New Delhi, Feb 16 (UNI) The National Commission for Protection of Child Rights (NCPCR) today expressed concern over the plight of juveniles in the country and stressed the need to make the government, police and the judiciary more sensitive about the protection and welfare of children.
Addressing the inaugural session of the first National consultations with representatives of the judiciary, police and State Governments, NCPCR Chairperson Santa Shinha said over 5000 cases against juveniles have been pending in courts with many of them going on for over 12 years. But this not the only challenge that children in need of juveniles justice face. There is also variance in the standards meted out by various authorities.
Dr Sinha said recently the commission visited a number of states to review implementation of government policies on children and found that there was almost no provision for linkage to remedial bridge school education for children with limited or disrupted education.
''Our imperative must be to ensure that all children coming into the juvenile justice system are sent back to school and their families.
In fact, I believe that the extension of the right to education through appropriate remedial mainstreaming is one of the most important factors which can fight criminalisation and institutionalisation of these children,'' she said.
Over the past few months the NCPCR has established independent expert committees focused on Children's Homes and the Juvenile Justice Boards to identify the gaps in the delivery of justice and implementation of Juvenile Justice Act, and the tendency towards either treating them as criminals or putting them into Homes and forgetting about them. The studies have shown that the length of the time spent in institution is too long most of the time, rate of restoration to the families is not satisfactory. Rehabilitation of children with proper education and their protection from abuse require greater attention, the chairperson of NCPCR revealed.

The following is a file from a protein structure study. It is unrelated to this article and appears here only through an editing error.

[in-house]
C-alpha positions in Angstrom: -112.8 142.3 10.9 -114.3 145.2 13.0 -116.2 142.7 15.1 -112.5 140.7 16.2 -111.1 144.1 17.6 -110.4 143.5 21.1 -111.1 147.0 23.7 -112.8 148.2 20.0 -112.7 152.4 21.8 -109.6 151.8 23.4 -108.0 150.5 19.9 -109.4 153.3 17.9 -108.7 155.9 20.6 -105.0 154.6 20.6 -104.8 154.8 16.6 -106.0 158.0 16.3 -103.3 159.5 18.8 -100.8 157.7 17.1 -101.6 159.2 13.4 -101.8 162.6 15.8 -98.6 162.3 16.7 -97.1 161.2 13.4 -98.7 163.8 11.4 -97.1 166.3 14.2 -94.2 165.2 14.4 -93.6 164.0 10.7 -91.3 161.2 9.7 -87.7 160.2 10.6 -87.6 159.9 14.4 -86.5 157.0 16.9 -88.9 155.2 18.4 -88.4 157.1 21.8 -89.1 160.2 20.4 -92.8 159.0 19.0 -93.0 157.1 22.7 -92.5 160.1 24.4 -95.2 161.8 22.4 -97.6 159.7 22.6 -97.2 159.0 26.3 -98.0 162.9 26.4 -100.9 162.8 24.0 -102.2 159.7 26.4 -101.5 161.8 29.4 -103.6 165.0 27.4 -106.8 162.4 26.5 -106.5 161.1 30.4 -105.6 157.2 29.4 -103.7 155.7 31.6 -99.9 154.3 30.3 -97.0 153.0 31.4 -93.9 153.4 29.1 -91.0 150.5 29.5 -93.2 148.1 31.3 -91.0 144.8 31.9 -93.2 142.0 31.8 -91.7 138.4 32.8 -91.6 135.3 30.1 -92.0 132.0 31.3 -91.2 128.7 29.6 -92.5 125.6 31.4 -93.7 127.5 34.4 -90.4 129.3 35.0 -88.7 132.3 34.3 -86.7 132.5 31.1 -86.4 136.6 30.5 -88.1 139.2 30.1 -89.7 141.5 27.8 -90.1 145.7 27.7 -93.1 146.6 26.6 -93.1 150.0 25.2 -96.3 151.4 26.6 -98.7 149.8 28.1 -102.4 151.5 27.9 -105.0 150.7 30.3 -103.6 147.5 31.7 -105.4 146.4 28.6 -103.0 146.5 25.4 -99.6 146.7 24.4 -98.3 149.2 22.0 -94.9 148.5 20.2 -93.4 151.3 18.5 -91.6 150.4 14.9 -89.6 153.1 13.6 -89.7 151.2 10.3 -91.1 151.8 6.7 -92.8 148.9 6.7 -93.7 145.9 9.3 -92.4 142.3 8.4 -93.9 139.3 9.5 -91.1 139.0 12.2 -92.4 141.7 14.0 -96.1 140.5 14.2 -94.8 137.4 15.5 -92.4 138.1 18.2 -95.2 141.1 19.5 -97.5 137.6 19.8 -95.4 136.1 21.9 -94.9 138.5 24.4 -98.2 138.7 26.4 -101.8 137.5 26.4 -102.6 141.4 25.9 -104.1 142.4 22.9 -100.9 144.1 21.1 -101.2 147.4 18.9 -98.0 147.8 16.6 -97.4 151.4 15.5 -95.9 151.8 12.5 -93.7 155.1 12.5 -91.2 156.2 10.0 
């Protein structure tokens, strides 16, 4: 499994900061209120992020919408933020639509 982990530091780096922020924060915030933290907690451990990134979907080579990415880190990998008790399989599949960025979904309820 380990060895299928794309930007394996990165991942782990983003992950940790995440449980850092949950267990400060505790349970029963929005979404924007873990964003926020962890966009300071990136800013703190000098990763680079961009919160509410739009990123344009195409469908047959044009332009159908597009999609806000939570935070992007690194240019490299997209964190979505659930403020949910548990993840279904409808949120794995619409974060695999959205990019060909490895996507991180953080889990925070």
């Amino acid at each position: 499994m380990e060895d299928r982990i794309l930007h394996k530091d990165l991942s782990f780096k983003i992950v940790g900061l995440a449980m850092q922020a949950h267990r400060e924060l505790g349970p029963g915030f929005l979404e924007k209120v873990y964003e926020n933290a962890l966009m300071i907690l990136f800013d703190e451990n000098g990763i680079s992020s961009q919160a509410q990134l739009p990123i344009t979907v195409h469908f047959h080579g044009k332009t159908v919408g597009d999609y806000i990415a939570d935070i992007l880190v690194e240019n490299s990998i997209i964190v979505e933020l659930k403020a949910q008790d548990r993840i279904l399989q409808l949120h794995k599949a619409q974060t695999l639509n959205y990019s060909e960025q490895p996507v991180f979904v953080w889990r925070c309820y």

Briefing on the objective of consultation, Ms Dipa Dixit member NCPCR said the national studies have also revealed that more than 50 percent of child homes do not provide any counselling services across the country. In addition, more than 80 per cent caretakers do not have any proper training to handle children. Physical punishment is a dominant method to discipline the children at these children homes, she said.
Ms Sandhya Bajaj stressed the need to sensitise the judiciary, police and government machinery to protect the children. She said the plight of the children in children homes is a matter of concern and corrective steps are urgently needed.
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